OpenFiction [Blog]

1 million visit mark for H4HS

Posted in MIT OpenCourseWare, Open Educational Resources, OpenCourseWare by scarsonmsm on December 18, 2009

While MIT OpenCourseWare continues to crank out the big numbers, our Highlights for High School portal is generating digits of its own.  Last month, Highlights received its one millionth visit since launch in November 2007.  Congrats to the Highlights team.  Here’s a taste of the (well-written, in my opinion) press release:

Highlights for High School Marks 1,000,000th Visit

As President Obama announces new focus on STEM education, OCW initiative reaches milestone

CAMBRIDGE, Mass., December 9, 2009 – As President Obama announces the new federal STEM (Science, Technology, Engineering and Mathematics) education initiative “Educate to Innovate“, MIT OpenCourseWare’s own STEM initiative, Highlights for High School, celebrates its one millionth visit. President Obama’s initiative calls for a national campaign to raise American students “from the middle to the top of the pack in science and math over the next decade.”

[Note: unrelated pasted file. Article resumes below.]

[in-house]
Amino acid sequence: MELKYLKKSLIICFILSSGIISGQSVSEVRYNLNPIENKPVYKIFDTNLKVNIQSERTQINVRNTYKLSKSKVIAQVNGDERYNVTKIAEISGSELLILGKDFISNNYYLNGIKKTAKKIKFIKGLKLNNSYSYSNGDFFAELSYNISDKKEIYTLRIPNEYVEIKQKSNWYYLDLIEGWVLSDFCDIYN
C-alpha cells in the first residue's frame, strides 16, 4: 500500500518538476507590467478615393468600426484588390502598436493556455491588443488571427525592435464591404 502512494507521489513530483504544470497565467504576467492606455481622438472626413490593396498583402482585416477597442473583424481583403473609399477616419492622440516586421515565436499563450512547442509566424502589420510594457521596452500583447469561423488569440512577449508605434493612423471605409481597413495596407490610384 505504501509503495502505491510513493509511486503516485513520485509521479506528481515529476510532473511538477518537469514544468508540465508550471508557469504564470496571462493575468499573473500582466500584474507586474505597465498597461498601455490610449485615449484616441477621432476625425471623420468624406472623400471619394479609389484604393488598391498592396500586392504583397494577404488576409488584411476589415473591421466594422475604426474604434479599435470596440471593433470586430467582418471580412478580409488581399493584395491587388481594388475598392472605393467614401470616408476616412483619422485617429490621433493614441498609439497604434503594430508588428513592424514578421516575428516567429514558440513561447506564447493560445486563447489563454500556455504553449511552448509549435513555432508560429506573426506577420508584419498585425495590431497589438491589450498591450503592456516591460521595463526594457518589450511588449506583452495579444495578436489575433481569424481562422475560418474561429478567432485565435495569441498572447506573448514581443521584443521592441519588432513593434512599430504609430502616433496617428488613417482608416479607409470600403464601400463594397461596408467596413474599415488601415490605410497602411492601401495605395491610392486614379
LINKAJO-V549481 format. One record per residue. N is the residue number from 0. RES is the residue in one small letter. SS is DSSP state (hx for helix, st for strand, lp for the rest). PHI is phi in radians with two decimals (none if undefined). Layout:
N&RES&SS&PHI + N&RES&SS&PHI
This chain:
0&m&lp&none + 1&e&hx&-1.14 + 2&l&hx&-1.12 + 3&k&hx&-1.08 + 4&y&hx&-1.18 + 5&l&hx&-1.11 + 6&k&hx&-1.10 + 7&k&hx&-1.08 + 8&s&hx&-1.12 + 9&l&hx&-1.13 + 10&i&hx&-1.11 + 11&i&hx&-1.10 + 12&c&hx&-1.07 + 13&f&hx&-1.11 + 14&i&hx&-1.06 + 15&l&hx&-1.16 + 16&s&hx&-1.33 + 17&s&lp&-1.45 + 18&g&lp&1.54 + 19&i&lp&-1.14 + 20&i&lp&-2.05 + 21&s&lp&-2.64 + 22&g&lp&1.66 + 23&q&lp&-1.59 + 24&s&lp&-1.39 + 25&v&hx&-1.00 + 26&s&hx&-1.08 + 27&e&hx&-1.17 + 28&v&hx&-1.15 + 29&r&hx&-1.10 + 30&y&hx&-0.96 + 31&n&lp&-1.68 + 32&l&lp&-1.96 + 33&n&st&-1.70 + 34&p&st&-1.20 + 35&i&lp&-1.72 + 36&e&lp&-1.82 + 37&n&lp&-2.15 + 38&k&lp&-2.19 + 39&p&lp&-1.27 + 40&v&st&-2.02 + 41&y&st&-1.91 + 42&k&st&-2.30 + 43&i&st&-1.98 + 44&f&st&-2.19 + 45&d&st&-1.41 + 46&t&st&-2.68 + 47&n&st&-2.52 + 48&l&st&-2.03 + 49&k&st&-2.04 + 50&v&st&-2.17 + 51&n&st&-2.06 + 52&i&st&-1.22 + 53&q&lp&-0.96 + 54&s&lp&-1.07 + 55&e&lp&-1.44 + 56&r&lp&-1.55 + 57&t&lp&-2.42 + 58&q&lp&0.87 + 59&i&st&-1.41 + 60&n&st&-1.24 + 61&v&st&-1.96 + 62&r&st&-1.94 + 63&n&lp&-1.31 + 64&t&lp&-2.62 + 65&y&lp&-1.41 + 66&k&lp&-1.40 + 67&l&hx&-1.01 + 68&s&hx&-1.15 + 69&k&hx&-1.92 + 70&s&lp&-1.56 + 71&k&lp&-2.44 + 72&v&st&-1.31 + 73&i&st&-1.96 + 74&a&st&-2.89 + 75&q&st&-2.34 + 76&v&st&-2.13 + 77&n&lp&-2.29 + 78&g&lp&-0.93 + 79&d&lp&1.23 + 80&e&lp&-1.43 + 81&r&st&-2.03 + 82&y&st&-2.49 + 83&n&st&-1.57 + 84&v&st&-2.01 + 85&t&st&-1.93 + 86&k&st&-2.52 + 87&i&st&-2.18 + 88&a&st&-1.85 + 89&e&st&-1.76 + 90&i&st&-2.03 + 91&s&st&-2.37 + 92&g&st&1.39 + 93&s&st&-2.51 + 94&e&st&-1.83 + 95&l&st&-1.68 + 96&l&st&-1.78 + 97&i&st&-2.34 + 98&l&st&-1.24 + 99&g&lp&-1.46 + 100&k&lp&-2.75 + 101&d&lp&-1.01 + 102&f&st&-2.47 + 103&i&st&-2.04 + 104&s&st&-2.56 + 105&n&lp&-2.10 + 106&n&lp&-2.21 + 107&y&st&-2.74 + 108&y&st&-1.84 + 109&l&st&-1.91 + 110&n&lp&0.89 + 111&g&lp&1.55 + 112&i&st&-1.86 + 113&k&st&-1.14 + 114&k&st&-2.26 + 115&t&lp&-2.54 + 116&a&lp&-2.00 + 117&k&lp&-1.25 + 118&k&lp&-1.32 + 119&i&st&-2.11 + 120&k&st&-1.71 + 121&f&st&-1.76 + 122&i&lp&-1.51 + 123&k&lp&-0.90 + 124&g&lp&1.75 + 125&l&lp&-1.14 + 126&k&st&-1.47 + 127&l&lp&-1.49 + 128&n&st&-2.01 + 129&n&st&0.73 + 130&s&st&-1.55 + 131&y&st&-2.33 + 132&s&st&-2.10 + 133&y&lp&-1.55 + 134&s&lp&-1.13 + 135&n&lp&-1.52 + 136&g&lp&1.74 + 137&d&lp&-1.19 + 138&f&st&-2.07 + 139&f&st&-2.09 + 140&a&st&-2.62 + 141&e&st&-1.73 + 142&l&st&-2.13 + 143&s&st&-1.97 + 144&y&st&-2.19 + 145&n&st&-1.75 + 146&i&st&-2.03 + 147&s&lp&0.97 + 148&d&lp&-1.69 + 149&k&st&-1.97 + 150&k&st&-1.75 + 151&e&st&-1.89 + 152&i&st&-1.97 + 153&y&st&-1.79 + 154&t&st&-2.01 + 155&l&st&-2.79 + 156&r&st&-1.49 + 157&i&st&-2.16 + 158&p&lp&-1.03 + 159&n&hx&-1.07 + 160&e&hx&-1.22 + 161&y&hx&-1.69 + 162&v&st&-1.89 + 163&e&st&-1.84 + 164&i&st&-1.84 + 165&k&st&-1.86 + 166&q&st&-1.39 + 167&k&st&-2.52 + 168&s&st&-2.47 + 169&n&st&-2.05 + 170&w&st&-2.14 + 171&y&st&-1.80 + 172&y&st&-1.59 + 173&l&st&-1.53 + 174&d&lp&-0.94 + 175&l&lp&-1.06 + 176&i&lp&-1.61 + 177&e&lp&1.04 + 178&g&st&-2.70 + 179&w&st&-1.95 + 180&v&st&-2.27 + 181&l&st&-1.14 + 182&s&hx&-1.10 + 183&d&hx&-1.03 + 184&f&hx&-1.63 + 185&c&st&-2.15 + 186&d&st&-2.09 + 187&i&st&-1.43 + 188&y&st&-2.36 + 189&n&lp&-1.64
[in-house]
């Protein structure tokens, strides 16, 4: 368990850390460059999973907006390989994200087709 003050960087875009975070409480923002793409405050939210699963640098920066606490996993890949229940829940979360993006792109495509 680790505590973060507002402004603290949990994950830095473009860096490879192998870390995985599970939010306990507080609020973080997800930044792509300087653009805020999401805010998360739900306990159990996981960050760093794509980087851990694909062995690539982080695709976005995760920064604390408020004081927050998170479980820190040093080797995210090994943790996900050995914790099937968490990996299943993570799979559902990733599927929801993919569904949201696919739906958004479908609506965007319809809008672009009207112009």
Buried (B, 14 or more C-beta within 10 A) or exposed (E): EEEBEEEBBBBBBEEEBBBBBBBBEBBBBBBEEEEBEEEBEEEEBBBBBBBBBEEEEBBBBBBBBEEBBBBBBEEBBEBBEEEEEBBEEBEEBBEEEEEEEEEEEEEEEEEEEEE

Launched in 2007, Highlights for High School is intended to do just that. The site features more than 2,600 video and audio clips, animations, lecture notes and assignments taken from actual MIT courses, and categorizes them to match the Advanced Placement physics, biology and calculus curricula. Demonstrations, simulations, and animations give educators engaging ways to present STEM concepts, while videos illustrate MIT’s hands-on approach to the teaching of these subjects.

MIT President Susan Hockfield described the Institute’s motivation for the program at its November 2007 launch. “Strength in K-12 math and science will be increasingly important for America if the nation is to continue to lead in today’s innovation economy,” said MIT President Hockfield. “Highlights for High School will provide students and teachers with innovative tools to supplement their math and science studies. We hope it will inspire students to reach beyond their required classwork to explore more advanced material and might also encourage them to pursue careers in science and engineering.”

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